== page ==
While you chat, Cori Coco Gauff (Atlanta, United States; 18 years old) stares into your eyes and from time to time cannot contain a laugh. He has just come of age, but his speech, his game and his looseness behind the scenes show that he is way ahead. Three years ago she shocked the world by becoming the youngest tennis player in history to reach the final draw at Wimbledon, following in the footsteps of other child prodigies such as Hingis, Capriati or Seles. Her progression has guided her towards the elite of the circuit, but she is not satisfied. At the age of 16, she was one of the female leaders during the anti-racist protests of the Black Lives Matter, projecting a speech that went viral. And it continues, with the idea of transcending.
Ask. She recently said that she did not want to be known only as a tennis player. Exactly what or who does she want to become?
Response. I just want to be a person that people can identify with. Obviously, I want to do things well on the tennis court. There are many athletes who probably achieve impressive results, but then the personal treatment is another story… I want to be known as a great tennis player and also as a good person.
P. So do you want to have some impact on the world?
R. Of course. I think with this platform, if I keep winning bigger things I’ll have a chance to have some impact; maybe not in everyone, but in some people. And that is enough.
P. Many say that you are walking the same path that Serena and Venus Williams did. Is that your goal?
R. Well, my goal is to be the best version of myself. Of course I want to win a big tournament, but I try not to compare myself to them. The comparison is an honor, but I will never be like them. I will try to be myself.
P. Today, athletes are also great icons. To what extent is your voice important? Is he aware of the importance of what he says and does?
R. I would say that I don’t fully realize it, but I do, and I know that some may give importance to what I say, but sometimes I don’t know what the impact will be. For example, in 2020, when the Black Lives Matter movement was at its hottest, I gave some kind of talk at my house and I thought I was going to stay there, and suddenly I see it’s on CNN, ESPN and everywhere. I think a lot of times I don’t realize how much attention people pay to what I have to say.
P. Recently she was very critical of the law Don’t say gay [’No digas gay’, que prohíbe hablar en las aulas sobre temas de orientación sexual e identidad de género hasta los nueve años en Florida]. What do you think that people still think like that?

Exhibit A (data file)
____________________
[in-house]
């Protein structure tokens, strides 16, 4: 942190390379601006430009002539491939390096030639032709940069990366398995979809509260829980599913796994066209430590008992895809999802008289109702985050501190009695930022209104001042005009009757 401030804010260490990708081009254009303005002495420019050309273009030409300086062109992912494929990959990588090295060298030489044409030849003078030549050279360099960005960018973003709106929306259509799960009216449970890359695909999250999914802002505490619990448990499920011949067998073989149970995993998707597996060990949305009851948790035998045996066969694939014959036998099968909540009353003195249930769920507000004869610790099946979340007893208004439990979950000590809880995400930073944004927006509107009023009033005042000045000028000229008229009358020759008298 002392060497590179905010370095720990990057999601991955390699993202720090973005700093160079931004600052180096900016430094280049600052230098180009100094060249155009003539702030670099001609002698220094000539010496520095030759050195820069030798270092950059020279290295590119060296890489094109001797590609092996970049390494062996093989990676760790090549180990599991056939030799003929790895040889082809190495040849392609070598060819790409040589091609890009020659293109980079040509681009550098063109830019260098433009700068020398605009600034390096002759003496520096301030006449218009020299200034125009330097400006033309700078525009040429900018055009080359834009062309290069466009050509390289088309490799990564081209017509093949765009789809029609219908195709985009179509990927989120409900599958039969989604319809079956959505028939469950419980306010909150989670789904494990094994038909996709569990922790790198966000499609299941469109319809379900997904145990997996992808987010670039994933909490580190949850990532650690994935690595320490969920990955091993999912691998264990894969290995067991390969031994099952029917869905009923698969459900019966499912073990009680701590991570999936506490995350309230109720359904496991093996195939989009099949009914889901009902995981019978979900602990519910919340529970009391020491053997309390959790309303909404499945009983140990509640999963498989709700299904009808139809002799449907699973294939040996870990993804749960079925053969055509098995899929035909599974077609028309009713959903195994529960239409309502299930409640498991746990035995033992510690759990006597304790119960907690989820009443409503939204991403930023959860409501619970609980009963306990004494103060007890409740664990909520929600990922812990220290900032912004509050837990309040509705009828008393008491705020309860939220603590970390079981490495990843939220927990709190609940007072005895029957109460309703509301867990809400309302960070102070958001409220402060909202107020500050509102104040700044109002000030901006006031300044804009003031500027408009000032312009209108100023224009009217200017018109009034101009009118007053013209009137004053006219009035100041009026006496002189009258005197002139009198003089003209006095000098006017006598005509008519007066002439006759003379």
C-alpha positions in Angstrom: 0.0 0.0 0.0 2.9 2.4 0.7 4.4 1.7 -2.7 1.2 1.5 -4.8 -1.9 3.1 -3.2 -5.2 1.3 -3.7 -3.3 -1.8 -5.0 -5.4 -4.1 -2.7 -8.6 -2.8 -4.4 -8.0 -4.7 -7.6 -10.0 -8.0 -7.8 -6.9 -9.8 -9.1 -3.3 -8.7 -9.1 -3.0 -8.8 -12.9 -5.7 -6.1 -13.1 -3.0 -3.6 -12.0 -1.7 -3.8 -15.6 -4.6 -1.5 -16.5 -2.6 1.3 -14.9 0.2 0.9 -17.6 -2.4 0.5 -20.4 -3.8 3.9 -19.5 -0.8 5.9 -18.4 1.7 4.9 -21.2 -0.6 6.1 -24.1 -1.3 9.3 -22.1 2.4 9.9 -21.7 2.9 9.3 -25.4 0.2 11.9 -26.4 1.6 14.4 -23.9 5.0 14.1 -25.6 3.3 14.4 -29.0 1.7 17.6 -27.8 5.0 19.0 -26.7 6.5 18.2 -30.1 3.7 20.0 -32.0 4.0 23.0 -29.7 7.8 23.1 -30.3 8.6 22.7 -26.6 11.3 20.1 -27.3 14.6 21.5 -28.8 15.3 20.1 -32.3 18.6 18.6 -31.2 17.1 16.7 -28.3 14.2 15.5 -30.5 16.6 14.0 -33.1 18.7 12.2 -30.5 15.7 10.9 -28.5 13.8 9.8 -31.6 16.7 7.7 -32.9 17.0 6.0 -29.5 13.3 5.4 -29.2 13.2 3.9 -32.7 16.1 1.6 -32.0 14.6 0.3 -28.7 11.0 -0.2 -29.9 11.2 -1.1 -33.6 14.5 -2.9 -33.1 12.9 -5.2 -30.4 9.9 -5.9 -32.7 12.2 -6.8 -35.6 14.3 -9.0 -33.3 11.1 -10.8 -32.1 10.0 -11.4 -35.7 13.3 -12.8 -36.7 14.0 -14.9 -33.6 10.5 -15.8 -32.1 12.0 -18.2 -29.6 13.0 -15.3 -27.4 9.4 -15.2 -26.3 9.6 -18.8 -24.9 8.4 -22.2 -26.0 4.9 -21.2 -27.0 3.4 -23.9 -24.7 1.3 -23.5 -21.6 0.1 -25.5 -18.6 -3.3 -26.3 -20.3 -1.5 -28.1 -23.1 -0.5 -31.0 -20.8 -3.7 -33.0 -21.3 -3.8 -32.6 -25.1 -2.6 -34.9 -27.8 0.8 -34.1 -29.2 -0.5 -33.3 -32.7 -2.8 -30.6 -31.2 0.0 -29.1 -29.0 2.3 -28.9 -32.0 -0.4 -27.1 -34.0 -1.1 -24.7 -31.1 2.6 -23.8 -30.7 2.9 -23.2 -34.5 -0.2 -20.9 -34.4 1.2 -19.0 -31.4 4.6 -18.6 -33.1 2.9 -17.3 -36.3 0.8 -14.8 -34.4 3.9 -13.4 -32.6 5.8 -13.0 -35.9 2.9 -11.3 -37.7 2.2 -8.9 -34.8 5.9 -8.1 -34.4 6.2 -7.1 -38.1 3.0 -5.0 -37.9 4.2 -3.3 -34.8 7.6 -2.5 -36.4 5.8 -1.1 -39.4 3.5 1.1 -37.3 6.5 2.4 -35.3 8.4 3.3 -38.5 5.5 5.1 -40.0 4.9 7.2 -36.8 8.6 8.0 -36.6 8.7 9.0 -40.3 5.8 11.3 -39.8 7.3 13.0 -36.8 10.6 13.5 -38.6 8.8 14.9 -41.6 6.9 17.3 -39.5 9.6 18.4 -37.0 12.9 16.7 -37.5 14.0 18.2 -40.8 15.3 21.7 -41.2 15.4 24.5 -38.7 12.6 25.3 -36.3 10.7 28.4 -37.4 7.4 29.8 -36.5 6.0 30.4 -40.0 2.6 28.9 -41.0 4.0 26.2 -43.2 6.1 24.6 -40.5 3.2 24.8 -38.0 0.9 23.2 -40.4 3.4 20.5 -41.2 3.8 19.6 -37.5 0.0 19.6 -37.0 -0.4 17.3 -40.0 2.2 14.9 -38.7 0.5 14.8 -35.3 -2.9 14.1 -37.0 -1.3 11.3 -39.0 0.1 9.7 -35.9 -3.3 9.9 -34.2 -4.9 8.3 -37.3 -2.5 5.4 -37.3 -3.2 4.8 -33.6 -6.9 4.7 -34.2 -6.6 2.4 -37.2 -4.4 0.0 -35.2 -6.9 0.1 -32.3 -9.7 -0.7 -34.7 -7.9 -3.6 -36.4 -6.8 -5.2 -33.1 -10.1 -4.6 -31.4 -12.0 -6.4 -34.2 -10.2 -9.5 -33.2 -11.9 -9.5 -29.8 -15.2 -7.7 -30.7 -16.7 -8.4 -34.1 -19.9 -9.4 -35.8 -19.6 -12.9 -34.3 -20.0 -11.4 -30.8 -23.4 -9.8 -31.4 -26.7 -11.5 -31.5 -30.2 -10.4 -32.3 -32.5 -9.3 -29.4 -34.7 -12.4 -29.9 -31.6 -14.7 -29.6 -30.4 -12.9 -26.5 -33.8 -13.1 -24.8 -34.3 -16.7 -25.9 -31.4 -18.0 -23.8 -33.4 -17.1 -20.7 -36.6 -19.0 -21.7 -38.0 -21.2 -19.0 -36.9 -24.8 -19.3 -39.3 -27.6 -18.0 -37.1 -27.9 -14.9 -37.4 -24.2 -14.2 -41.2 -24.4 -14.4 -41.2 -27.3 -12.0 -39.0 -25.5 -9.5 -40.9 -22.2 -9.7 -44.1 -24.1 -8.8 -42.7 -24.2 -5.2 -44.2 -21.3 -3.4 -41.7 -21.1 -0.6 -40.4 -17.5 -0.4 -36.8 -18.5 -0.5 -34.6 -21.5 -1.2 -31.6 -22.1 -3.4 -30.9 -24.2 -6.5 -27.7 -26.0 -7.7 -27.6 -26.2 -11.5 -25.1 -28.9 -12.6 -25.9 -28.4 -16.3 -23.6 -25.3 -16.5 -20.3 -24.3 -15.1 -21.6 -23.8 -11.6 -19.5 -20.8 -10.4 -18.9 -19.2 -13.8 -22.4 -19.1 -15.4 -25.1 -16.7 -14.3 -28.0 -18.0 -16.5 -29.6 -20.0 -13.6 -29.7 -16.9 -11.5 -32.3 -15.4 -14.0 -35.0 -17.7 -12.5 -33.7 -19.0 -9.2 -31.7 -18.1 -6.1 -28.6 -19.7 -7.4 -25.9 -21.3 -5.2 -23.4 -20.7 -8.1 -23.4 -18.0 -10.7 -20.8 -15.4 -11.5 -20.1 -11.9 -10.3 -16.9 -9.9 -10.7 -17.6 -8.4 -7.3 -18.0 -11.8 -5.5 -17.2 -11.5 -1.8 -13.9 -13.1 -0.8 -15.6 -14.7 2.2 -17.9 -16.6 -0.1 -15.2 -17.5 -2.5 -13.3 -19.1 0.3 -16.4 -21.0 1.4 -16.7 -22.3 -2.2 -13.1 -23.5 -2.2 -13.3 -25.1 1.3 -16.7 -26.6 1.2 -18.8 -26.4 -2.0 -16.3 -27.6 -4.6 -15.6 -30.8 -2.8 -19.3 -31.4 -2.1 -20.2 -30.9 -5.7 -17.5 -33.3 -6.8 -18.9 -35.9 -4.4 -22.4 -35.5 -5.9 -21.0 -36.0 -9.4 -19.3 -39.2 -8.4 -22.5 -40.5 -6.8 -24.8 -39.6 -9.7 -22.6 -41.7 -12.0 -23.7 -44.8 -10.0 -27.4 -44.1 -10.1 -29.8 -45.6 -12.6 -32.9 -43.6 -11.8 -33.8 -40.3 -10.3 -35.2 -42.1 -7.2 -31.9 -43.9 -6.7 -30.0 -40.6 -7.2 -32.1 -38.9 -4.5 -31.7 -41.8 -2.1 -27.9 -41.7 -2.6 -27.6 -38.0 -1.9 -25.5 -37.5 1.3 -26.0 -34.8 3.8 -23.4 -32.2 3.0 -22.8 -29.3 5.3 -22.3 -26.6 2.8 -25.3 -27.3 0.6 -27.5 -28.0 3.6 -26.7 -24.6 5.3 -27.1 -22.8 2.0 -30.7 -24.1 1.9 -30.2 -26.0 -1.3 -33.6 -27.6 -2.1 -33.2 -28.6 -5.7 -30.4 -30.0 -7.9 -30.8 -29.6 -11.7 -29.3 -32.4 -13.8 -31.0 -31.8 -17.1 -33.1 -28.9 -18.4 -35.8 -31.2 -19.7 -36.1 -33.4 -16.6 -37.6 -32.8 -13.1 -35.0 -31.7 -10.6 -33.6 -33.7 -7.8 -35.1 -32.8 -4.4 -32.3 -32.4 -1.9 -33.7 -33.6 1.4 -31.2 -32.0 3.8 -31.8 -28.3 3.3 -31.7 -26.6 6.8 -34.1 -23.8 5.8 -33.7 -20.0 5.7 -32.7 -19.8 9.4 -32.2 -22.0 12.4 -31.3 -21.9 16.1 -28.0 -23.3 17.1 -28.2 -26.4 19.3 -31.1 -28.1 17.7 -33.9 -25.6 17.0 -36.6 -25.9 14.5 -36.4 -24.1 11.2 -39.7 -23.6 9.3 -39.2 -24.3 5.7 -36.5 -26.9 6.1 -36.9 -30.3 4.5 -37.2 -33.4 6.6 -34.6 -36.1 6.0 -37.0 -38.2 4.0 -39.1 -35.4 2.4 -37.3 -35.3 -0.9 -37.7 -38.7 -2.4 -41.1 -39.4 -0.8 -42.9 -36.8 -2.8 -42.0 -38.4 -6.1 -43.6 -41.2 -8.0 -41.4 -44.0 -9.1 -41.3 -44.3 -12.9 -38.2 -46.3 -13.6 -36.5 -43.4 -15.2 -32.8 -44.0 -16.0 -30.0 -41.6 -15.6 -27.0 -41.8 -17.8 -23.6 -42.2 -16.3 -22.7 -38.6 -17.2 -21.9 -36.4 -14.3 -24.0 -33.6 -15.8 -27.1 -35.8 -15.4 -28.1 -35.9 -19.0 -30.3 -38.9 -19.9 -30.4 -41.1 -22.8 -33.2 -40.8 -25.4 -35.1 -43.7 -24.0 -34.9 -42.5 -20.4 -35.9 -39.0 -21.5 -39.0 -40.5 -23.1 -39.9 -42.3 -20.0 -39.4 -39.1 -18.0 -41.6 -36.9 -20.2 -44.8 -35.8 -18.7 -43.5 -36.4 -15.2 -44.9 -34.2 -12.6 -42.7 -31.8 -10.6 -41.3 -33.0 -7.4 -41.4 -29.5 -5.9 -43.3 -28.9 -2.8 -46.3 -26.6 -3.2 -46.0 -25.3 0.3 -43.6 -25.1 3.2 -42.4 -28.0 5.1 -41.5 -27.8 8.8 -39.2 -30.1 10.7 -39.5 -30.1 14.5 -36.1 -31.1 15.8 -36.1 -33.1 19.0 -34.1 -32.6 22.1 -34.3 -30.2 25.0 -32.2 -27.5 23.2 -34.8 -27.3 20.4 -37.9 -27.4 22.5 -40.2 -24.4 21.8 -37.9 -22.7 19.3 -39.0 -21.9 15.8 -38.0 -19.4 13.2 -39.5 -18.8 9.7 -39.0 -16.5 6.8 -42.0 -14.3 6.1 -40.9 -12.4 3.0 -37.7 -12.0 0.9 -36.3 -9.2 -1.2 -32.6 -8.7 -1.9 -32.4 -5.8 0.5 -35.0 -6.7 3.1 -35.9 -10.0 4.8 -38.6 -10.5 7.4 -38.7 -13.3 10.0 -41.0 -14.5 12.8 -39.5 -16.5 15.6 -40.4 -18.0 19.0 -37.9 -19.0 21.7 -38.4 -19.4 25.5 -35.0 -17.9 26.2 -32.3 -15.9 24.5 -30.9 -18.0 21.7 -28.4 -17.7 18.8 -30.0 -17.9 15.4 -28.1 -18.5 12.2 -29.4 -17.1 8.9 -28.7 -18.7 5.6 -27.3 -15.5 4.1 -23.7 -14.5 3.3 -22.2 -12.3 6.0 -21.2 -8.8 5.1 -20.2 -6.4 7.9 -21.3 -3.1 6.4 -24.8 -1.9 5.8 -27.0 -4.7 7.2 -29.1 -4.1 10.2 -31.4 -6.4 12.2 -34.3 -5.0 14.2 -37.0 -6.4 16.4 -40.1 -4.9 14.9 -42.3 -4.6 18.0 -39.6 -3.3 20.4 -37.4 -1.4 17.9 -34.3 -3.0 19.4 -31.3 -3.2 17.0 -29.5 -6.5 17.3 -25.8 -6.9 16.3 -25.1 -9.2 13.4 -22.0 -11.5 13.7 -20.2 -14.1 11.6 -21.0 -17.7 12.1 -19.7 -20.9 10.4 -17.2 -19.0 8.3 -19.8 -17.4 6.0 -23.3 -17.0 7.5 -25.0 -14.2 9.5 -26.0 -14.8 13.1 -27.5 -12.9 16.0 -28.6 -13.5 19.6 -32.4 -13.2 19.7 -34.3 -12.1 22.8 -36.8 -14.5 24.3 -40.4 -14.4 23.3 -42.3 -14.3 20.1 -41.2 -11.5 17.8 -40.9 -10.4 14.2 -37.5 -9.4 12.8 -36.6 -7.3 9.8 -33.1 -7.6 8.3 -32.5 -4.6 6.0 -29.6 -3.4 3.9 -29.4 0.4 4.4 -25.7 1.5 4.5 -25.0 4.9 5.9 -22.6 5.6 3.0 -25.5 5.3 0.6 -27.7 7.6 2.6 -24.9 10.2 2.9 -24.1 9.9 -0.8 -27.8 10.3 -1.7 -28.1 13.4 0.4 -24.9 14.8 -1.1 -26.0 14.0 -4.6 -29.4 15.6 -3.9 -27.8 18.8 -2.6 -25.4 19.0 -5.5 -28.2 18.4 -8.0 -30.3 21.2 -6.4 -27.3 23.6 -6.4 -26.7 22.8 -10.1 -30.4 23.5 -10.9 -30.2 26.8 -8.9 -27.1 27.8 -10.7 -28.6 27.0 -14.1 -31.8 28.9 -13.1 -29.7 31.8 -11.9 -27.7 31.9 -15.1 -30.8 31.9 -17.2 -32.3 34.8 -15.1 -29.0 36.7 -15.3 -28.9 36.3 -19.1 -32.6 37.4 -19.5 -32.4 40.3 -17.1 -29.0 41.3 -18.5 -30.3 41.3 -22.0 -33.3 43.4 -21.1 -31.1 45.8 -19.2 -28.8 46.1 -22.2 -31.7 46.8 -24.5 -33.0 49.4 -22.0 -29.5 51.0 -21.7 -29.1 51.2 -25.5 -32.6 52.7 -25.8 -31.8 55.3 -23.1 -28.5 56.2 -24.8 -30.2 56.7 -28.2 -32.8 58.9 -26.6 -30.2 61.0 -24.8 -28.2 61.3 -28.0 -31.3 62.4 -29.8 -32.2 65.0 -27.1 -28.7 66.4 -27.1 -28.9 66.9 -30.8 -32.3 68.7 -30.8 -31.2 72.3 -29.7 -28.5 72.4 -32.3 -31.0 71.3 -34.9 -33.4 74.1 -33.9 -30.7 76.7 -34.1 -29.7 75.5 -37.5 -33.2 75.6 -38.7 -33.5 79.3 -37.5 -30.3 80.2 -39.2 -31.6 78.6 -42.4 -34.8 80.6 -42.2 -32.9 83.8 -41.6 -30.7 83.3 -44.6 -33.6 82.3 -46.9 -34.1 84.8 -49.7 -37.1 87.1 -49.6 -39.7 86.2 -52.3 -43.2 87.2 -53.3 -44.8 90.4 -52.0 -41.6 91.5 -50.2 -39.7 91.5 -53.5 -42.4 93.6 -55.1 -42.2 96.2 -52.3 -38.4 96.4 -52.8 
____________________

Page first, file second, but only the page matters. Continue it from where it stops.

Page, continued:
R. I do not know. I was always taught to respect and love people regardless of their nationality, sexual orientation, religion, race or whatever. You have to treat people with respect; If someone respects you, they deserve respect. There are people who still think that way, but I think it comes from what your parents teach you. If the parents have good values, the children will have good values. My parents taught me from a very young age to respect differences, that there was nothing wrong with being different.
P. What is your opinion of politics, in general?
R. It’s something I’m still getting close to. Now that I have turned 18, I have a greater responsibility in terms of being informed. This year I will be able to vote; but well, first I would have to register to be able to vote… [risas]. I am more aware that I should get more information from the right places, now that I am 18 years old. For now, I just want everyone to get along. [risas].
P. And what do you think of the feminist movement? Do you consider yourself a feminist?
R. Yes. I think that men, women and everyone in between should be given the same opportunities to do what they want in life. I know there are those who still think that women should stay in the kitchen. I have to thank my father. Also my mother, but especially my father, because he always raised me to be strong and independent, without gender roles. I consider myself a feminist, especially thanks to him, and I believe that everyone has the right to prosper regardless of their gender.
My parents taught me to respect differences. The next generation will be even better
P. Today black people continue to die at the hands of the police. What is happening? What do you think of the situation of black people, not only in the United States but in the entire world?